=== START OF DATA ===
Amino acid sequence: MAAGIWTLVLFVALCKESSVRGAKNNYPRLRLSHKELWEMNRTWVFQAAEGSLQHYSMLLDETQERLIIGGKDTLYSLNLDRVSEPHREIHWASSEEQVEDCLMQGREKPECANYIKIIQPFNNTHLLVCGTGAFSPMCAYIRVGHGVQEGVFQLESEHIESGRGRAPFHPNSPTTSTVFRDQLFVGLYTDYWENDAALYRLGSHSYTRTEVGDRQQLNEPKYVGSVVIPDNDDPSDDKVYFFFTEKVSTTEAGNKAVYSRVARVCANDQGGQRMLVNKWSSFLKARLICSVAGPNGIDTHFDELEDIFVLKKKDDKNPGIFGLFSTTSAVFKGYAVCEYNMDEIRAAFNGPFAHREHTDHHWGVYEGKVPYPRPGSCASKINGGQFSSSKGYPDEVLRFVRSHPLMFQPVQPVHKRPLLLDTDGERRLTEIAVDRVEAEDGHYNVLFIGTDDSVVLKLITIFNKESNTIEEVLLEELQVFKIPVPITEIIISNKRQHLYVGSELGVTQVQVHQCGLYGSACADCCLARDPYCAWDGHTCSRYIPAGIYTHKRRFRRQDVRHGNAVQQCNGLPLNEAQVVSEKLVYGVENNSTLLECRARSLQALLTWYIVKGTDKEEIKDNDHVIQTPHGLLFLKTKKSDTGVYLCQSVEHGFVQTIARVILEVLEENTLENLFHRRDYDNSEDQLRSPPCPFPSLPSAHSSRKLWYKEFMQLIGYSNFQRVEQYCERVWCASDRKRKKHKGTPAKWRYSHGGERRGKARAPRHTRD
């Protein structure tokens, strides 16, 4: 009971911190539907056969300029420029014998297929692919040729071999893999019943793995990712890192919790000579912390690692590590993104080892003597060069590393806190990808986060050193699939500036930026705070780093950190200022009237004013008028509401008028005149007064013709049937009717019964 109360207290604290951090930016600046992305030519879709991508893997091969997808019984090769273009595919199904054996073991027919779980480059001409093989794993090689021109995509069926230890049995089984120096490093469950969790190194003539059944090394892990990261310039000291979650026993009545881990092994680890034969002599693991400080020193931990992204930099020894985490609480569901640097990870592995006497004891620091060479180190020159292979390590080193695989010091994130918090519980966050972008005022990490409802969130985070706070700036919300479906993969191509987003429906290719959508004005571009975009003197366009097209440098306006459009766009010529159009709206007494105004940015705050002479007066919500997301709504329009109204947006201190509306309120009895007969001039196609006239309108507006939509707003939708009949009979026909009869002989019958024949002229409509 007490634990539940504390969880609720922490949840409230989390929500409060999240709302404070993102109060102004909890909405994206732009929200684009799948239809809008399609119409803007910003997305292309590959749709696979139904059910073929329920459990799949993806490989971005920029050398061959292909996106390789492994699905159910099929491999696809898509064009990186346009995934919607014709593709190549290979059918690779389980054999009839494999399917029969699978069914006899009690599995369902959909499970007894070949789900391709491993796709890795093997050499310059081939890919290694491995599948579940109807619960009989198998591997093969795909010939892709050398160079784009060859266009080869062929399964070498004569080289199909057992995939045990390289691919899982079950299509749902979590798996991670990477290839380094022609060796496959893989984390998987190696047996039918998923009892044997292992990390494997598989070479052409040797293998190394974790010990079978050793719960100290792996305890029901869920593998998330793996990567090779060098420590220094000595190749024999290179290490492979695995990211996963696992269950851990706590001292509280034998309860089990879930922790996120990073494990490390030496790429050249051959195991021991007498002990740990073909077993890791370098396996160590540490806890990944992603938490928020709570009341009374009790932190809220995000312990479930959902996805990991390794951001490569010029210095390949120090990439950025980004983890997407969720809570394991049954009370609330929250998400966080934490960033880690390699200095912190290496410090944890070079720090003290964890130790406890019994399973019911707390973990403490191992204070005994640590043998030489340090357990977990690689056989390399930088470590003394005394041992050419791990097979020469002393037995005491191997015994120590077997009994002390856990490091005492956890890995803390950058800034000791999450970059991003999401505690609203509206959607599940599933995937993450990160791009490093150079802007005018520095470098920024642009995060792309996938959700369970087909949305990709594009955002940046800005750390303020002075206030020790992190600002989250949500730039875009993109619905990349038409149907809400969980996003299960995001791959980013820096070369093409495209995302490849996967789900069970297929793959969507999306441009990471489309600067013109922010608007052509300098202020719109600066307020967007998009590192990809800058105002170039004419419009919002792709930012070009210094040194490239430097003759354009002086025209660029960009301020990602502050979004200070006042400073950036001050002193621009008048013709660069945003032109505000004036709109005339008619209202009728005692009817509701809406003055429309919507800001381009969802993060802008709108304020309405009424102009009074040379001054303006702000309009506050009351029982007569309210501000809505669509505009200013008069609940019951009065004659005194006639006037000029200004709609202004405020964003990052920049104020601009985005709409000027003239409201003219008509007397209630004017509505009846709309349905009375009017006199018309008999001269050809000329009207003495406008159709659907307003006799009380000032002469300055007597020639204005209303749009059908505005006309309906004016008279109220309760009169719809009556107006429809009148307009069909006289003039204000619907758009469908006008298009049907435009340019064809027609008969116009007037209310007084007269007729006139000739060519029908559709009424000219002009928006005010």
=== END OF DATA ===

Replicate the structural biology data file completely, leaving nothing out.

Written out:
Amino acid sequence: MAAGIWTLVLFVALCKESSVRGAKNNYPRLRLSHKELWEMNRTWVFQAAEGSLQHYSMLLDETQERLIIGGKDTLYSLNLDRVSEPHREIHWASSEEQVEDCLMQGREKPECANYIKIIQPFNNTHLLVCGTGAFSPMCAYIRVGHGVQEGVFQLESEHIESGRGRAPFHPNSPTTSTVFRDQLFVGLYTDYWENDAALYRLGSHSYTRTEVGDRQQLNEPKYVGSVVIPDNDDPSDDKVYFFFTEKVSTTEAGNKAVYSRVARVCANDQGGQRMLVNKWSSFLKARLICSVAGPNGIDTHFDELEDIFVLKKKDDKNPGIFGLFSTTSAVFKGYAVCEYNMDEIRAAFNGPFAHREHTDHHWGVYEGKVPYPRPGSCASKINGGQFSSSKGYPDEVLRFVRSHPLMFQPVQPVHKRPLLLDTDGERRLTEIAVDRVEAEDGHYNVLFIGTDDSVVLKLITIFNKESNTIEEVLLEELQVFKIPVPITEIIISNKRQHLYVGSELGVTQVQVHQCGLYGSACADCCLARDPYCAWDGHTCSRYIPAGIYTHKRRFRRQDVRHGNAVQQCNGLPLNEAQVVSEKLVYGVENNSTLLECRARSLQALLTWYIVKGTDKEEIKDNDHVIQTPHGLLFLKTKKSDTGVYLCQSVEHGFVQTIARVILEVLEENTLENLFHRRDYDNSEDQLRSPPCPFPSLPSAHSSRKLWYKEFMQLIGYSNFQRVEQYCERVWCASDRKRKKHKGTPAKWRYSHGGERRGKARAPRHTRD
């Protein structure tokens, strides 16, 4: 009971911190539907056969300029420029014998297929692919040729071999893999019943793995990712890192919790000579912390690692590590993104080892003597060069590393806190990808986060050193699939500036930026705070780093950190200022009237004013008028509401008028005149007064013709049937009717019964 109360207290604290951090930016600046992305030519879709991508893997091969997808019984090769273009595919199904054996073991027919779980480059001409093989794993090689021109995509069926230890049995089984120096490093469950969790190194003539059944090394892990990261310039000291979650026993009545881990092994680890034969002599693991400080020193931990992204930099020894985490609480569901640097990870592995006497004891620091060479180190020159292979390590080193695989010091994130918090519980966050972008005022990490409802969130985070706070700036919300479906993969191509987003429906290719959508004005571009975009003197366009097209440098306006459009766009010529159009709206007494105004940015705050002479007066919500997301709504329009109204947006201190509306309120009895007969001039196609006239309108507006939509707003939708009949009979026909009869002989019958024949002229409509 007490634990539940504390969880609720922490949840409230989390929500409060999240709302404070993102109060102004909890909405994206732009929200684009799948239809809008399609119409803007910003997305292309590959749709696979139904059910073929329920459990799949993806490989971005920029050398061959292909996106390789492994699905159910099929491999696809898509064009990186346009995934919607014709593709190549290979059918690779389980054999009839494999399917029969699978069914006899009690599995369902959909499970007894070949789900391709491993796709890795093997050499310059081939890919290694491995599948579940109807619960009989198998591997093969795909010939892709050398160079784009060859266009080869062929399964070498004569080289199909057992995939045990390289691919899982079950299509749902979590798996991670990477290839380094022609060796496959893989984390998987190696047996039918998923009892044997292992990390494997598989070479052409040797293998190394974790010990079978050793719960100290792996305890029901869920593998998330793996990567090779060098420590220094000595190749024999290179290490492979695995990211996963696992269950851990706590001292509280034998309860089990879930922790996120990073494990490390030496790429050249051959195991021991007498002990740990073909077993890791370098396996160590540490806890990944992603938490928020709570009341009374009790932190809220995000312990479930959902996805990991390794951001490569010029210095390949120090990439950025980004983890997407969720809570394991049954009370609330929250998400966080934490960033880690390699200095912190290496410090944890070079720090003290964890130790406890019994399973019911707390973990403490191992204070005994640590043998030489340090357990977990690689056989390399930088470590003394005394041992050419791990097979020469002393037995005491191997015994120590077997009994002390856990490091005492956890890995803390950058800034000791999450970059991003999401505690609203509206959607599940599933995937993450990160791009490093150079802007005018520095470098920024642009995060792309996938959700369970087909949305990709594009955002940046800005750390303020002075206030020790992190600002989250949500730039875009993109619905990349038409149907809400969980996003299960995001791959980013820096070369093409495209995302490849996967789900069970297929793959969507999306441009990471489309600067013109922010608007052509300098202020719109600066307020967007998009590192990809800058105002170039004419419009919002792709930012070009210094040194490239430097003759354009002086025209660029960009301020990602502050979004200070006042400073950036001050002193621009008048013709660069945003032109505000004036709109005339008619209202009728005692009817509701809406003055429309919507800001381009969802993060802008709108304020309405009424102009009074040379001054303006702000309009506050009351029982007569309210501000809505669509505009200013008069609940019951009065004659005194006639006037000029200004709609202004405020964003990052920049104020601009985005709409000027003239409201003219008509007397209630004017509505009846709309349905009375009017006199018309008999001269050809000329009207003495406008159709659907307003006799009380000032002469300055007597020639204005209303749009059908505005006309309906004016008279109220309760009169719809009556107006429809009148307009069909006289003039204000619907758009469908006008298009049907435009340019064809027609008969116009007037209310007084007269007729006139000739060519029908559709009424000219002009928006005010």